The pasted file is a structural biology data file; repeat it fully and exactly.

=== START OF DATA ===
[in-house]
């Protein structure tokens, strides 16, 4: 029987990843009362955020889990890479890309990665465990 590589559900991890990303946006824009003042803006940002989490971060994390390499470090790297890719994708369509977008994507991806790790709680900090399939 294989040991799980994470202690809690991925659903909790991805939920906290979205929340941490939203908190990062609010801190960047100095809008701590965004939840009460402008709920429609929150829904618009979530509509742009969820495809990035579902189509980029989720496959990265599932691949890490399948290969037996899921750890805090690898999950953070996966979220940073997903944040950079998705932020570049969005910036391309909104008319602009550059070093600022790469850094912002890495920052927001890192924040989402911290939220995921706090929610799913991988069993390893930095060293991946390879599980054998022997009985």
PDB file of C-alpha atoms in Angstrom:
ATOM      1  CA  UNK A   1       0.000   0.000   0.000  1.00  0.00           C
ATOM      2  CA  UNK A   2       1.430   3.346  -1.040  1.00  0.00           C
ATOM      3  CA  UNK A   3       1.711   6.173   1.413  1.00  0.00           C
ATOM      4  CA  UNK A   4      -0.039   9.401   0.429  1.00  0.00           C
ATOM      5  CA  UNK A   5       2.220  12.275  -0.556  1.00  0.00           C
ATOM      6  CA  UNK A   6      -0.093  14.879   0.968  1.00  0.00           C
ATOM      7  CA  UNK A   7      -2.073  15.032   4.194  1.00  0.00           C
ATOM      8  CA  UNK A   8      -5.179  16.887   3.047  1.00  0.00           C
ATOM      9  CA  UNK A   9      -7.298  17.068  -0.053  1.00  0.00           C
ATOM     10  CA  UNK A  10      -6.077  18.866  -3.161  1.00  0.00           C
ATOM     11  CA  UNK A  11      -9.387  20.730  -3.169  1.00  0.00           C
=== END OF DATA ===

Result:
[in-house]
């Protein structure tokens, strides 16, 4: 029987990843009362955020889990890479890309990665465990 590589559900991890990303946006824009003042803006940002989490971060994390390499470090790297890719994708369509977008994507991806790790709680900090399939 294989040991799980994470202690809690991925659903909790991805939920906290979205929340941490939203908190990062609010801190960047100095809008701590965004939840009460402008709920429609929150829904618009979530509509742009969820495809990035579902189509980029989720496959990265599932691949890490399948290969037996899921750890805090690898999950953070996966979220940073997903944040950079998705932020570049969005910036391309909104008319602009550059070093600022790469850094912002890495920052927001890192924040989402911290939220995921706090929610799913991988069993390893930095060293991946390879599980054998022997009985």
PDB file of C-alpha atoms in Angstrom:
ATOM      1  CA  UNK A   1       0.000   0.000   0.000  1.00  0.00           C
ATOM      2  CA  UNK A   2       1.430   3.346  -1.040  1.00  0.00           C
ATOM      3  CA  UNK A   3       1.711   6.173   1.413  1.00  0.00           C
ATOM      4  CA  UNK A   4      -0.039   9.401   0.429  1.00  0.00           C
ATOM      5  CA  UNK A   5       2.220  12.275  -0.556  1.00  0.00           C
ATOM      6  CA  UNK A   6      -0.093  14.879   0.968  1.00  0.00           C
ATOM      7  CA  UNK A   7      -2.073  15.032   4.194  1.00  0.00           C
ATOM      8  CA  UNK A   8      -5.179  16.887   3.047  1.00  0.00           C
ATOM      9  CA  UNK A   9      -7.298  17.068  -0.053  1.00  0.00           C
ATOM     10  CA  UNK A  10      -6.077  18.866  -3.161  1.00  0.00           C
ATOM     11  CA  UNK A  11      -9.387  20.730  -3.169  1.00  0.00           C